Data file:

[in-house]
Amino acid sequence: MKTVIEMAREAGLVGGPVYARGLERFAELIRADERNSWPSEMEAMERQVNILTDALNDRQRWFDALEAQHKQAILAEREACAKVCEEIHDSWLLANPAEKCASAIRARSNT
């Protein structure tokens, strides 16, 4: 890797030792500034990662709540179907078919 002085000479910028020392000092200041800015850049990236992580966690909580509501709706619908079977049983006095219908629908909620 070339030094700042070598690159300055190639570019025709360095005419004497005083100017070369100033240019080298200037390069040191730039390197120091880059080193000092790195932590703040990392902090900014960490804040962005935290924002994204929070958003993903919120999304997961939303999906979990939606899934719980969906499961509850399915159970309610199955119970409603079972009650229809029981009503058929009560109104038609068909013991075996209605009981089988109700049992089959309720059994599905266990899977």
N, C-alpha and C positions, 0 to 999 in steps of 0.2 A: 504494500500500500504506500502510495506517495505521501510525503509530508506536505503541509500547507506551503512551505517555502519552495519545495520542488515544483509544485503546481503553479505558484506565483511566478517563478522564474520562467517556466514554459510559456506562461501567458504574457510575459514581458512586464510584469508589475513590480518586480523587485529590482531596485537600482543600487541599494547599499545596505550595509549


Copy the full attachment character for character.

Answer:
[in-house]
Amino acid sequence: MKTVIEMAREAGLVGGPVYARGLERFAELIRADERNSWPSEMEAMERQVNILTDALNDRQRWFDALEAQHKQAILAEREACAKVCEEIHDSWLLANPAEKCASAIRARSNT
């Protein structure tokens, strides 16, 4: 890797030792500034990662709540179907078919 002085000479910028020392000092200041800015850049990236992580966690909580509501709706619908079977049983006095219908629908909620 070339030094700042070598690159300055190639570019025709360095005419004497005083100017070369100033240019080298200037390069040191730039390197120091880059080193000092790195932590703040990392902090900014960490804040962005935290924002994204929070958003993903919120999304997961939303999906979990939606899934719980969906499961509850399915159970309610199955119970409603079972009650229809029981009503058929009560109104038609068909013991075996209605009981089988109700049992089959309720059994599905266990899977």
N, C-alpha and C positions, 0 to 999 in steps of 0.2 A: 504494500500500500504506500502510495506517495505521501510525503509530508506536505503541509500547507506551503512551505517555502519552495519545495520542488515544483509544485503546481503553479505558484506565483511566478517563478522564474520562467517556466514554459510559456506562461501567458504574457510575459514581458512586464510584469508589475513590480518586480523587485529590482531596485537600482543600487541599494547599499545596505550595509549